Let me tell you, this feels like exiting Heaven’s Waiting Room for the only time. This a quick personal tangent, but SIGNALIS was something I came across on a random Twitter thread back in 2018, and a small teaser trailer was enough to build hype, and tension. The German dial tones, the brief glimpses into otherworldly horror dancing between 2D and 3D art. It was something that immediately set me on the edge of my seat, and now? Now it’s 2022, and we’ve finally come to rest.
This is the debut full-scale release from German developers rose-engine, a duo consisting of Yuri Stern and Barbara Wittmann. A survival horror project 8 years in the making, SIGNALIS follows the story of Elster, a “Replika” who has crash-landed on a snow-covered planet, located on the edge of the galaxy. Finding evidence of life in an abandoned labor camp, Elster finds the biomechanical androids similar to her have all fallen victim to an infection, and now Elster finds herself trying to survive while finding her companion.
This is but one of the many plot points in SIGNALIS, which in truth, is a massively dense web of narrative themes covering everything from emotional repression to authoritarian oppression. While synonymous in definition, the game ends up becoming incredibly subversive in exactly what the characters of SIGNALIS represent, and to great effect. In between all of this, the game is also pulling off an incredible juggling act with its combat and puzzle design.
While not unique in its mechanical, visual, or even aesthetical presentation, SIGNALIS pulls off a near-flawless execution of creating its own ideations and feel. You’ve got the blurry trails of 90s CRT screens as contextual button presses, “high-res” versions of models you can view in an inventory, and a mix of both 2D and 3D cutscenes that both blend seamlessly together. Again, while none of this is strictly new, it’s about how willing the game is to dive into the surreal from the get-go to reinforce its framing.
The closest comparison — besides your Resident Evils and your Alone in the Darks — would be the similarly lo-fi horror title Boreal Tenebrae, or even Yume Nikki. It does well to immediately make you wary of any event or movement made, and does so until the dying moments of the game, even when you think you have a hold on things. It shows an uncompromised vision, especially since in a story like this, sacrifice can breed complacency, but this direction can be a double-edged sword when put up against accessibility.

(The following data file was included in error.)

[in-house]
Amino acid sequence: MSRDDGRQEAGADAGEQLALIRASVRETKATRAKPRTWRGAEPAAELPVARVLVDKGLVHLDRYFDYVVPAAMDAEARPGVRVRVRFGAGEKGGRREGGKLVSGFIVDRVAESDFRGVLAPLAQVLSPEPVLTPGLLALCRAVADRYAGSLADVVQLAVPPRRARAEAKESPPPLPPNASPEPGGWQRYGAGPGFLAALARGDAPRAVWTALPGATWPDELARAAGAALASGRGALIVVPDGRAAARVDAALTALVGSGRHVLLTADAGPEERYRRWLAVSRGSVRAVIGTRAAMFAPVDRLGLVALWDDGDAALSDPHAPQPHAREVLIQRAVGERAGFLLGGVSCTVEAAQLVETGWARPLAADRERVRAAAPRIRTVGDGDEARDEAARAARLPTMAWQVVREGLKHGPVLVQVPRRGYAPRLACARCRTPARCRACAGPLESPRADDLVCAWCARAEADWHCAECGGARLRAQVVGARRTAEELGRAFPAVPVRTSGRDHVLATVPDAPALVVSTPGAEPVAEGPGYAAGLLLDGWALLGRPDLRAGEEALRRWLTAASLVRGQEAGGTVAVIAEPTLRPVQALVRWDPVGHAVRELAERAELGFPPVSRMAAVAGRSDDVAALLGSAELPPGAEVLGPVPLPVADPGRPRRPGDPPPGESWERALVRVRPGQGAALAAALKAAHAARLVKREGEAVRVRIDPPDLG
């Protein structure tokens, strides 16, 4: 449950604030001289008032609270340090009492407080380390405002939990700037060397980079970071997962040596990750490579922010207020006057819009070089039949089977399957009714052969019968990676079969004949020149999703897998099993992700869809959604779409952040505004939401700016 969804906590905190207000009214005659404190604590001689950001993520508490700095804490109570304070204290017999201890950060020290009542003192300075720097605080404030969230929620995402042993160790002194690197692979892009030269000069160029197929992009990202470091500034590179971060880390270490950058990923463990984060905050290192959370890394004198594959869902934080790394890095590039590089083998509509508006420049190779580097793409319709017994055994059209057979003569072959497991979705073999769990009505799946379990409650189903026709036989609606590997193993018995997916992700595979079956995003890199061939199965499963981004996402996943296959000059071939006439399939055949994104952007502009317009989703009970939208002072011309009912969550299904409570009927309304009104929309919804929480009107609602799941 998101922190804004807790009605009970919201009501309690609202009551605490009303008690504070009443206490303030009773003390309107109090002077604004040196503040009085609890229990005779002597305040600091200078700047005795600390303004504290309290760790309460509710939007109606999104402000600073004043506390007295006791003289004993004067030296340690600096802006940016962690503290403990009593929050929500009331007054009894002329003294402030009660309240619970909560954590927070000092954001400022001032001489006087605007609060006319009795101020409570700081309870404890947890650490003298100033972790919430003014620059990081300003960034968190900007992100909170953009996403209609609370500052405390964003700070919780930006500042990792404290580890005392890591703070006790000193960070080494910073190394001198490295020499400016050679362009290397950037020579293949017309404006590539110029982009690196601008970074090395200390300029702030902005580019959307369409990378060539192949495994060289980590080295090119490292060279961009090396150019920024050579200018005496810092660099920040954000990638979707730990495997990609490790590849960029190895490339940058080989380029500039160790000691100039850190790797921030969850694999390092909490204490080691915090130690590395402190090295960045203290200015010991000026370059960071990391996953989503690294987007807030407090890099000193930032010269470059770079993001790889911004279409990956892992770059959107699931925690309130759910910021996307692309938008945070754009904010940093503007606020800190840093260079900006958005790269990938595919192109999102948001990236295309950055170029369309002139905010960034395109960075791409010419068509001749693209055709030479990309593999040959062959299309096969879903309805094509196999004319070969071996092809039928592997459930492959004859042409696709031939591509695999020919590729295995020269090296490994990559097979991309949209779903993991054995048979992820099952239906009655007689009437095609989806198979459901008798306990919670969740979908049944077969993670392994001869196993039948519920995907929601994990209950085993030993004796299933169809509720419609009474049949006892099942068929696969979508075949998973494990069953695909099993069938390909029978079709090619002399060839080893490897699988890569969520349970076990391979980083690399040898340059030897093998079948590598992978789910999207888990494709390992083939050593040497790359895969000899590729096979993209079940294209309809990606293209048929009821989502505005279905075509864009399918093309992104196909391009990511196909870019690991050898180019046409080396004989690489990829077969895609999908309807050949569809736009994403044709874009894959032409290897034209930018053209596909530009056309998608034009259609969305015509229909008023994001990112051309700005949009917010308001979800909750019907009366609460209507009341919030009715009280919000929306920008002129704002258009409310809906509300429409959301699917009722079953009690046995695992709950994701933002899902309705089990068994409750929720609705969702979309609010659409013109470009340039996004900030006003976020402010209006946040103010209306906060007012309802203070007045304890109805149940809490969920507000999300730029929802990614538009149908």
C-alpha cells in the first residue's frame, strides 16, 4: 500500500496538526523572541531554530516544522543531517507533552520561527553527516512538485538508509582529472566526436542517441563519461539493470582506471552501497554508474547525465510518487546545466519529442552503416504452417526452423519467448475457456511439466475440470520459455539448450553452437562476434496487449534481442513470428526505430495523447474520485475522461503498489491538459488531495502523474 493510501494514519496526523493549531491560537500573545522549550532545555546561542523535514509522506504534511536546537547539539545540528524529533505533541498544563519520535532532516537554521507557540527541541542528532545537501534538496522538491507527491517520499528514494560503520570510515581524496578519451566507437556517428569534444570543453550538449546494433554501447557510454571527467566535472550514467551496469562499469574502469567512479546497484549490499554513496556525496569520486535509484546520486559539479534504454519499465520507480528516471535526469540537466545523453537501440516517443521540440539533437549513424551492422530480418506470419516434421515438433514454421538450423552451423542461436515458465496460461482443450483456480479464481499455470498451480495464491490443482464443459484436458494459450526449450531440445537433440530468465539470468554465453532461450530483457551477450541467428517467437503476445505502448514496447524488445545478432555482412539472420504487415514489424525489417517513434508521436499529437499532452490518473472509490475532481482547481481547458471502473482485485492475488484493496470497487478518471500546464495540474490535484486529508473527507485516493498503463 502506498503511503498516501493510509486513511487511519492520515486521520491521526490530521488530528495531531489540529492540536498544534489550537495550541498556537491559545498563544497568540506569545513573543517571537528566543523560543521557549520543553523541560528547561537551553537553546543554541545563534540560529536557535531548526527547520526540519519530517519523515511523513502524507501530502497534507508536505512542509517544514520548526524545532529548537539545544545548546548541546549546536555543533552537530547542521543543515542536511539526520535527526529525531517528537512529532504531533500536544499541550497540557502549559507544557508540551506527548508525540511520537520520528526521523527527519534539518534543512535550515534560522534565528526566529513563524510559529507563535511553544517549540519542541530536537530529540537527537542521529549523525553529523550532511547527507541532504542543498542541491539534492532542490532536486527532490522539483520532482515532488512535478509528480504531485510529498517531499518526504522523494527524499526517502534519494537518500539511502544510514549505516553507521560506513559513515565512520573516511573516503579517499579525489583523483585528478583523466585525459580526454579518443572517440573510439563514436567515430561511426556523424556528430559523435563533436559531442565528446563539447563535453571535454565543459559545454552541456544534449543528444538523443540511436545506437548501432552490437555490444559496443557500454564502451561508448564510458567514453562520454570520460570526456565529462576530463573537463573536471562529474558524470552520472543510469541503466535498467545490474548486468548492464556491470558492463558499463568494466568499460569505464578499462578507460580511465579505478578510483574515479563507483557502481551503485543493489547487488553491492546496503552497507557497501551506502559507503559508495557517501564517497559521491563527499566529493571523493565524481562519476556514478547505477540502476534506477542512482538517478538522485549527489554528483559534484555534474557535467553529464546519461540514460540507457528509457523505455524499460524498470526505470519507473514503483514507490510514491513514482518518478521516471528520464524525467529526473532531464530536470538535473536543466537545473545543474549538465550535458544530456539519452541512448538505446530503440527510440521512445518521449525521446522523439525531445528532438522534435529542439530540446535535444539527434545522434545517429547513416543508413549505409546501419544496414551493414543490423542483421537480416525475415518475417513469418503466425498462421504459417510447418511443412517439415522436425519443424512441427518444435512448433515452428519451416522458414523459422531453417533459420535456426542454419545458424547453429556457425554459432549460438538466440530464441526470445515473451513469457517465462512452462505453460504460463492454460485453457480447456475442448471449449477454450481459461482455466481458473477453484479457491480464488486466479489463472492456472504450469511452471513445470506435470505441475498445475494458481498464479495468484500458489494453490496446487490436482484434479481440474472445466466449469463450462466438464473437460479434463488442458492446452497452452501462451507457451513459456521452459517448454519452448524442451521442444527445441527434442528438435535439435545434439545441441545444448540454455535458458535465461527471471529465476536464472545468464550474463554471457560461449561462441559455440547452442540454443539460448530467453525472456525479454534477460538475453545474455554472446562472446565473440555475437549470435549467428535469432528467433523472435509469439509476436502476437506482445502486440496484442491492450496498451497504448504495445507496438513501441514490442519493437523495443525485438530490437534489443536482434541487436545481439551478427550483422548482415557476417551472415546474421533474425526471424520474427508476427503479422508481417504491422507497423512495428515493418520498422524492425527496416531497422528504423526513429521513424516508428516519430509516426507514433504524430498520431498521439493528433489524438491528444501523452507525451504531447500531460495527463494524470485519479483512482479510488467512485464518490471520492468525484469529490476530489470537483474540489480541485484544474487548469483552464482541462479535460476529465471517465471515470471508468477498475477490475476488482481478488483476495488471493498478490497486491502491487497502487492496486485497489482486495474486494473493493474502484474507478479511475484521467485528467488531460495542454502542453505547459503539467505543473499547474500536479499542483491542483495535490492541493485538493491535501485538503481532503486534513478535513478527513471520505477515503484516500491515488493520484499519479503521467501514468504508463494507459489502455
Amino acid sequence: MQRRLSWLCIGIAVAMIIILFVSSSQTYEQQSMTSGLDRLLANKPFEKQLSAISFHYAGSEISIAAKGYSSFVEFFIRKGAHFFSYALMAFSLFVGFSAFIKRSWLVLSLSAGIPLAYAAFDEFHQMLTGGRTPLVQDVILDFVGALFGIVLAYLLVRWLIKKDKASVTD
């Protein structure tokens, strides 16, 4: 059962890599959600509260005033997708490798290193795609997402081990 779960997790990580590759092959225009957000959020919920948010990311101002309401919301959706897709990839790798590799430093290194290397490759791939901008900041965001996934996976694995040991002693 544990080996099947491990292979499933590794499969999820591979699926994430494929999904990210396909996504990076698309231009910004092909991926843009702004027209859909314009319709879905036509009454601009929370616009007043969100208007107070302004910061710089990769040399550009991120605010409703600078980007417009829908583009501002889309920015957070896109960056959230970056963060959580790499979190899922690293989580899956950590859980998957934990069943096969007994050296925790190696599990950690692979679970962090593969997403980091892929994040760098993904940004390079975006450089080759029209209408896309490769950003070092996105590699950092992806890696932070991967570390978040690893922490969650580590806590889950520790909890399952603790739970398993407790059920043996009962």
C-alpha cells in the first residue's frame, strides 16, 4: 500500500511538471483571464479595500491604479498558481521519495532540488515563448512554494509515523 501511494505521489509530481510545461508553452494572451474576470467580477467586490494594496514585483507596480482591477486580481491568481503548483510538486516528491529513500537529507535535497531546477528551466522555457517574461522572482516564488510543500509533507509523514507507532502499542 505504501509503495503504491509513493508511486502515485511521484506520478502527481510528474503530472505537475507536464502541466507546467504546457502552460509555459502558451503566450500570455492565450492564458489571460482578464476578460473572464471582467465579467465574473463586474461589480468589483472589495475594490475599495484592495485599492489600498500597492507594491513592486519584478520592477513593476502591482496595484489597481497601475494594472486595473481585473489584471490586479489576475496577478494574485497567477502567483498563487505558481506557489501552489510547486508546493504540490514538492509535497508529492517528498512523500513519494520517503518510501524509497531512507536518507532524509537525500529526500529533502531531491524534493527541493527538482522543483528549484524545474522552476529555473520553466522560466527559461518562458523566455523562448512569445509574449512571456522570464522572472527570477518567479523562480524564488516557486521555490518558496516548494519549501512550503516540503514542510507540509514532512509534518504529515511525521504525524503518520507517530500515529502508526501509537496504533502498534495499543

Thankfully, the game can still be accessible enough to not scare off potential newcomers to the genre, thanks to partially simplified combat. Despite an immediate lack of variety in the monsters you’ll face, or options of disposal, SIGNALIS focuses on powerful sound design in more ways than one to sell the force these weapons have. While all ballistic-related, each one sounds like a monster inside these claustrophobic hallways, even if these enemies don’t always go down on the first shot.
The biomechanical beasts you’ll be facing off against always have a weakness of bullets and buckshot, although there is no permanent melee option, only the use of a disposable stun prod. However, due to their mechanical wiring, they will never be fully dead until you use a thermite flare to incinerate the corpse — similar to Crimson Heads in the first Resident Evil. Unfortunately, there are two problems with this.
The first problem is how everything within the game is finite. While running away is always an option, the fact that 90 percent of combat encounters will be something you’ll have to revisit while backtracking can put a damper on your supplies. On top of that, you also have to deal with an aggressively small inventory size of six items only, with no chances to upgrade storage size. At best, you’ll always have two free spaces on hand to pick up new things, but SIGNALIS is also inconsistent with what can and can’t be destroyed on the spot to free up space, so if you find a key item with no space to pick it up? Sorry, gotta backtrack.